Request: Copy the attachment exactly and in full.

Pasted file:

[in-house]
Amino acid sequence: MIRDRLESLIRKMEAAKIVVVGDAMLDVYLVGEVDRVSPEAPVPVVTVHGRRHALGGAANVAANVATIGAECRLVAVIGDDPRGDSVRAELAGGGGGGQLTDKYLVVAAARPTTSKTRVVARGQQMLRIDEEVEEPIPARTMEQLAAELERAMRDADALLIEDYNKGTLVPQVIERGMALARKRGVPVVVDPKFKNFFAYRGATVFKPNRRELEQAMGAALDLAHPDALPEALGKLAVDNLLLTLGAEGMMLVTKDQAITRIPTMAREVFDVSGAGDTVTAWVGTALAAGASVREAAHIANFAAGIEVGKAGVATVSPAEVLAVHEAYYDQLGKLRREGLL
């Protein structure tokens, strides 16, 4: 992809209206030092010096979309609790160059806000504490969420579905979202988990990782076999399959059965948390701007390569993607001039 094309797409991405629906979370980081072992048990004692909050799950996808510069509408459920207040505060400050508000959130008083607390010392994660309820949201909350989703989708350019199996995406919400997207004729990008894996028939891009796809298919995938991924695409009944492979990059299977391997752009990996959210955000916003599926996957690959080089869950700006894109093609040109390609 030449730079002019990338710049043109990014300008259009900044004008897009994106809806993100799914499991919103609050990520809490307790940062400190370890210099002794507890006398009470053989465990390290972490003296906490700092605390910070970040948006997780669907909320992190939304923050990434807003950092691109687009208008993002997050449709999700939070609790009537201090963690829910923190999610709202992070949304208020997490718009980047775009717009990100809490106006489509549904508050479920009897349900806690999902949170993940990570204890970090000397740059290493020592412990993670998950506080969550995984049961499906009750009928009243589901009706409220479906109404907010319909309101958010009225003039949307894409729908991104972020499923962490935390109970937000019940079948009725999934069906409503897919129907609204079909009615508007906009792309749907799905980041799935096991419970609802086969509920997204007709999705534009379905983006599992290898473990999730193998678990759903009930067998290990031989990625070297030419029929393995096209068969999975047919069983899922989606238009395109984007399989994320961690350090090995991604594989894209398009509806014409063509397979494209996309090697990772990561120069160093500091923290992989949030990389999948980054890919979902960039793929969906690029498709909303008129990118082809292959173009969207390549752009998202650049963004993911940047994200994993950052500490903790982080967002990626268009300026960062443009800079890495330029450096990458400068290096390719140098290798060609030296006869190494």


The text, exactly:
[in-house]
Amino acid sequence: MIRDRLESLIRKMEAAKIVVVGDAMLDVYLVGEVDRVSPEAPVPVVTVHGRRHALGGAANVAANVATIGAECRLVAVIGDDPRGDSVRAELAGGGGGGQLTDKYLVVAAARPTTSKTRVVARGQQMLRIDEEVEEPIPARTMEQLAAELERAMRDADALLIEDYNKGTLVPQVIERGMALARKRGVPVVVDPKFKNFFAYRGATVFKPNRRELEQAMGAALDLAHPDALPEALGKLAVDNLLLTLGAEGMMLVTKDQAITRIPTMAREVFDVSGAGDTVTAWVGTALAAGASVREAAHIANFAAGIEVGKAGVATVSPAEVLAVHEAYYDQLGKLRREGLL
């Protein structure tokens, strides 16, 4: 992809209206030092010096979309609790160059806000504490969420579905979202988990990782076999399959059965948390701007390569993607001039 094309797409991405629906979370980081072992048990004692909050799950996808510069509408459920207040505060400050508000959130008083607390010392994660309820949201909350989703989708350019199996995406919400997207004729990008894996028939891009796809298919995938991924695409009944492979990059299977391997752009990996959210955000916003599926996957690959080089869950700006894109093609040109390609 030449730079002019990338710049043109990014300008259009900044004008897009994106809806993100799914499991919103609050990520809490307790940062400190370890210099002794507890006398009470053989465990390290972490003296906490700092605390910070970040948006997780669907909320992190939304923050990434807003950092691109687009208008993002997050449709999700939070609790009537201090963690829910923190999610709202992070949304208020997490718009980047775009717009990100809490106006489509549904508050479920009897349900806690999902949170993940990570204890970090000397740059290493020592412990993670998950506080969550995984049961499906009750009928009243589901009706409220479906109404907010319909309101958010009225003039949307894409729908991104972020499923962490935390109970937000019940079948009725999934069906409503897919129907609204079909009615508007906009792309749907799905980041799935096991419970609802086969509920997204007709999705534009379905983006599992290898473990999730193998678990759903009930067998290990031989990625070297030419029929393995096209068969999975047919069983899922989606238009395109984007399989994320961690350090090995991604594989894209398009509806014409063509397979494209996309090697990772990561120069160093500091923290992989949030990389999948980054890919979902960039793929969906690029498709909303008129990118082809292959173009969207390549752009998202650049963004993911940047994200994993950052500490903790982080967002990626268009300026960062443009800079890495330029450096990458400068290096390719140098290798060609030296006869190494």